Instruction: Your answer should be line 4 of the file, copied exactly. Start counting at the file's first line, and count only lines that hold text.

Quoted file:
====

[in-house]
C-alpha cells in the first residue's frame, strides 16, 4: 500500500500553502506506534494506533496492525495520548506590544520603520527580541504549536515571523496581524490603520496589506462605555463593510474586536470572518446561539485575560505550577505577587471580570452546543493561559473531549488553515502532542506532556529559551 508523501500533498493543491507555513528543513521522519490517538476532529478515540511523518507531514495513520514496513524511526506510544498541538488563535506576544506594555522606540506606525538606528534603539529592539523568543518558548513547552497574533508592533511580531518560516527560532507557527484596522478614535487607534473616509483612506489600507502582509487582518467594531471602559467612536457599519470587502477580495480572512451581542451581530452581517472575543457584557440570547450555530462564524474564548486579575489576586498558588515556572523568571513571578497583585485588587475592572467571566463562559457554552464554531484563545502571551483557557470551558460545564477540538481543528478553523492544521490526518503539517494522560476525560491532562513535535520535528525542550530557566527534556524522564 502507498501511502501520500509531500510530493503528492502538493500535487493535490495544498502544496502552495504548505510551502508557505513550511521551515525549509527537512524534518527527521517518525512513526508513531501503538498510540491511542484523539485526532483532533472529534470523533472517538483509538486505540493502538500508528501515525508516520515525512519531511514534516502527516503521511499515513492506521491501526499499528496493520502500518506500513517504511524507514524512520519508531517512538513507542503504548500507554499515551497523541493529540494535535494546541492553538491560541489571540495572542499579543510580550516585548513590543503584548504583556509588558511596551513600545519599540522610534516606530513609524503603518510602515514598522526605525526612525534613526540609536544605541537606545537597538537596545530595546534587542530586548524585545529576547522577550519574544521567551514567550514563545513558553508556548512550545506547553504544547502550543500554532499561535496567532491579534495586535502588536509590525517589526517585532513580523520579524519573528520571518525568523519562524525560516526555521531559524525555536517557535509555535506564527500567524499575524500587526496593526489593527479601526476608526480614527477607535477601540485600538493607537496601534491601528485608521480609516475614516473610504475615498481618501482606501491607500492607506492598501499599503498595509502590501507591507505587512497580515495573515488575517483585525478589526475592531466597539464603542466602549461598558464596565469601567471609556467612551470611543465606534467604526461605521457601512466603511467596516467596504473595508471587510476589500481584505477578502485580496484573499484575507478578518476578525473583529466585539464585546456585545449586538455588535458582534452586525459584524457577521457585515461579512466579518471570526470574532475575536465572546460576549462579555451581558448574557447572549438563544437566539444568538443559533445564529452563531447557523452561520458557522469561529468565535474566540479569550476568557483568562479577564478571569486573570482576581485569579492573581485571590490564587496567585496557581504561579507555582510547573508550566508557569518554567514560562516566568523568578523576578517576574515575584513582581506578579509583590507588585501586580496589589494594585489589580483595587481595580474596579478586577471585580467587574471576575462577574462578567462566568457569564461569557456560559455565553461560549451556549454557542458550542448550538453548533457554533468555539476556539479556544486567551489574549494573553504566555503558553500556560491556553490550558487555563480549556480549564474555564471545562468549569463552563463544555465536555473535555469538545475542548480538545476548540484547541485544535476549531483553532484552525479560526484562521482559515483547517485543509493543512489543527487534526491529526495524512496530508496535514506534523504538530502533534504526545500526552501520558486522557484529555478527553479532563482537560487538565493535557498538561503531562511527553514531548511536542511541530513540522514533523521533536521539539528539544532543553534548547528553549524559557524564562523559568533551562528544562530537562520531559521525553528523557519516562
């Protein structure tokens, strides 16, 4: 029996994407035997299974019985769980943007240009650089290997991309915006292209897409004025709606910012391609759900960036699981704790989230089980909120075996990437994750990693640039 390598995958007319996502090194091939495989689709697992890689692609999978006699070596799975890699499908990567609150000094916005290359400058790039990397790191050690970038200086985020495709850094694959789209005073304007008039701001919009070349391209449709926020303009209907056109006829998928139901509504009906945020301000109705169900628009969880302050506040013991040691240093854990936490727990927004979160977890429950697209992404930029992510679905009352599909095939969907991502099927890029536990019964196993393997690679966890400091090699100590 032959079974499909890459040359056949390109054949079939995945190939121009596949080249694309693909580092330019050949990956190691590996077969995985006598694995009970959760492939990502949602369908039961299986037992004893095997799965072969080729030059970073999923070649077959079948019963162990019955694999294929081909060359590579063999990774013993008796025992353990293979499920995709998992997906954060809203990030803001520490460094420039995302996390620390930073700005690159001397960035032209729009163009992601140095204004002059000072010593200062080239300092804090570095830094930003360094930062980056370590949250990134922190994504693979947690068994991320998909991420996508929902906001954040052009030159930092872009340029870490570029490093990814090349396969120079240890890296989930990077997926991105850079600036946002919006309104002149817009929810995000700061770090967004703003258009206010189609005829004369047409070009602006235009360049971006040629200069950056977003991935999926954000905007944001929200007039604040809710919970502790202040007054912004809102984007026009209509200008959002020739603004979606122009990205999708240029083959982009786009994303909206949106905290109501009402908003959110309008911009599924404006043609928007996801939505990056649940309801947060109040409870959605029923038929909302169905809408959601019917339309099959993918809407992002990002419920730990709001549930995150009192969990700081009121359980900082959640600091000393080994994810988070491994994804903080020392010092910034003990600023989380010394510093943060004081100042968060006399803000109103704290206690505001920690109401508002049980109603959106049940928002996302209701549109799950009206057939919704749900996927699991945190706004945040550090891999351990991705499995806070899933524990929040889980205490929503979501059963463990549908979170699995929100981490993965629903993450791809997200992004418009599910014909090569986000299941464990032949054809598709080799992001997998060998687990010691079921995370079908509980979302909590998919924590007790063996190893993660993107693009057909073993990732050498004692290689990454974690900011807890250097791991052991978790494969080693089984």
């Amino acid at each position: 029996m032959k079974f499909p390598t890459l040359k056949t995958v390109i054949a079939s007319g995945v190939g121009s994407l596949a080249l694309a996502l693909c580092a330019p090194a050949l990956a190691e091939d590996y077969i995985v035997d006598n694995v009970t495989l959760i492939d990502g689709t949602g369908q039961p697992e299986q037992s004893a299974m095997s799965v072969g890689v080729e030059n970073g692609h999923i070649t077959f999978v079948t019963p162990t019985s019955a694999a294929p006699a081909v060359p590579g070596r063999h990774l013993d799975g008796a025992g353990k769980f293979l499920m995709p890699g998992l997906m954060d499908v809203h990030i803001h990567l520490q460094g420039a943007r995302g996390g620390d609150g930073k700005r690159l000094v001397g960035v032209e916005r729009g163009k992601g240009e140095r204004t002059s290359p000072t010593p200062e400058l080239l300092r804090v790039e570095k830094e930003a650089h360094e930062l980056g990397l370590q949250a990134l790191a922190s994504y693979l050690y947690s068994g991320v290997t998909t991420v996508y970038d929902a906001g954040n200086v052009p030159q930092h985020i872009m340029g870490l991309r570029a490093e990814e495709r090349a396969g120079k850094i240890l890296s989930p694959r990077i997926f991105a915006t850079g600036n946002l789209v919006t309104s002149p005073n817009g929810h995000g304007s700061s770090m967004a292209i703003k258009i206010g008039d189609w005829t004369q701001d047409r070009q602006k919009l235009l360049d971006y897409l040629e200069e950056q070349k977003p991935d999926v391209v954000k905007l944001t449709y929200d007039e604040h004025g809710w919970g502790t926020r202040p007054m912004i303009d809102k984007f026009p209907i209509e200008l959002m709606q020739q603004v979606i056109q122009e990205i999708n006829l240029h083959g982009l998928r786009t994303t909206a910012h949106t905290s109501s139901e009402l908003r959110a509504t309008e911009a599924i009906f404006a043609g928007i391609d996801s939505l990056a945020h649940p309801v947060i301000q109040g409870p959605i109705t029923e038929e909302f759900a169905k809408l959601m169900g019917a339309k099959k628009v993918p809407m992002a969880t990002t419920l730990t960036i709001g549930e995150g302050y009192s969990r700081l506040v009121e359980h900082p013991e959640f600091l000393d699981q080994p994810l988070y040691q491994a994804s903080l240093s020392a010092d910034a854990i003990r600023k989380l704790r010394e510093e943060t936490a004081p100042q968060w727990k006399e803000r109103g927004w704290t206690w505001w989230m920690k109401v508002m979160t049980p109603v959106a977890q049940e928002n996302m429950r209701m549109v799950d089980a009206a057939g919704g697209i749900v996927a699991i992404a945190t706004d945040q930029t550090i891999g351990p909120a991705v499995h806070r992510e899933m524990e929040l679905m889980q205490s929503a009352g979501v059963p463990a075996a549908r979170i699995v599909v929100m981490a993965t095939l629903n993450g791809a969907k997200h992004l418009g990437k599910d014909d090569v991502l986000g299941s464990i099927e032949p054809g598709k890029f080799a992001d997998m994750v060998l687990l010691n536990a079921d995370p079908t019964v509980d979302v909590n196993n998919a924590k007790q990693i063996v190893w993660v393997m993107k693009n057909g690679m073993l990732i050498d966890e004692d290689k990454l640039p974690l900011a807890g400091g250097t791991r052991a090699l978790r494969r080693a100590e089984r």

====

């Amino acid at each position: 029996m032959k079974f499909p390598t890459l040359k056949t995958v390109i054949a079939s007319g995945v190939g121009s994407l596949a080249l694309a996502l693909c580092a330019p090194a050949l990956a190691e091939d590996y077969i995985v035997d006598n694995v009970t495989l959760i492939d990502g689709t949602g369908q039961p697992e299986q037992s004893a299974m095997s799965v072969g890689v080729e030059n970073g692609h999923i070649t077959f999978v079948t019963p162990t019985s019955a694999a294929p006699a081909v060359p590579g070596r063999h990774l013993d799975g008796a025992g353990k769980f293979l499920m995709p890699g998992l997906m954060d499908v809203h990030i803001h990567l520490q460094g420039a943007r995302g996390g620390d609150g930073k700005r690159l000094v001397g960035v032209e916005r729009g163009k992601g240009e140095r204004t002059s290359p000072t010593p200062e400058l080239l300092r804090v790039e570095k830094e930003a650089h360094e930062l980056g990397l370590q949250a990134l790191a922190s994504y693979l050690y947690s068994g991320v290997t998909t991420v996508y970038d929902a906001g954040n200086v052009p030159q930092h985020i872009m340029g870490l991309r570029a490093e990814e495709r090349a396969g120079k850094i240890l890296s989930p694959r990077i997926f991105a915006t850079g600036n946002l789209v919006t309104s002149p005073n817009g929810h995000g304007s700061s770090m967004a292209i703003k258009i206010g008039d189609w005829t004369q701001d047409r070009q602006k919009l235009l360049d971006y897409l040629e200069e950056q070349k977003p991935d999926v391209v954000k905007l944001t449709y929200d007039e604040h004025g809710w919970g502790t926020r202040p007054m912004i303009d809102k984007f026009p209907i209509e200008l959002m709606q020739q603004v979606i056109q122009e990205i999708n006829l240029h083959g982009l998928r786009t994303t909206a910012h949106t905290s109501s139901e009402l908003r959110a509504t309008e911009a599924i009906f404006a043609g928007i391609d996801s939505l990056a945020h649940p309801v947060i301000q109040g409870p959605i109705t029923e038929e909302f759900a169905k809408l959601m169900g019917a339309k099959k628009v993918p809407m992002a969880t990002t419920l730990t960036i709001g549930e995150g302050y009192s969990r700081l506040v009121e359980h900082p013991e959640f600091l000393d699981q080994p994810l988070y040691q491994a994804s903080l240093s020392a010092d910034a854990i003990r600023k989380l704790r010394e510093e943060t936490a004081p100042q968060w727990k006399e803000r109103g927004w704290t206690w505001w989230m920690k109401v508002m979160t049980p109603v959106a977890q049940e928002n996302m429950r209701m549109v799950d089980a009206a057939g919704g697209i749900v996927a699991i992404a945190t706004d945040q930029t550090i891999g351990p909120a991705v499995h806070r992510e899933m524990e929040l679905m889980q205490s929503a009352g979501v059963p463990a075996a549908r979170i699995v599909v929100m981490a993965t095939l629903n993450g791809a969907k997200h992004l418009g990437k599910d014909d090569v991502l986000g299941s464990i099927e032949p054809g598709k890029f080799a992001d997998m994750v060998l687990l010691n536990a079921d995370p079908t019964v509980d979302v909590n196993n998919a924590k007790q990693i063996v190893w993660v393997m993107k693009n057909g690679m073993l990732i050498d966890e004692d290689k990454l640039p974690l900011a807890g400091g250097t791991r052991a090699l978790r494969r080693a100590e089984r």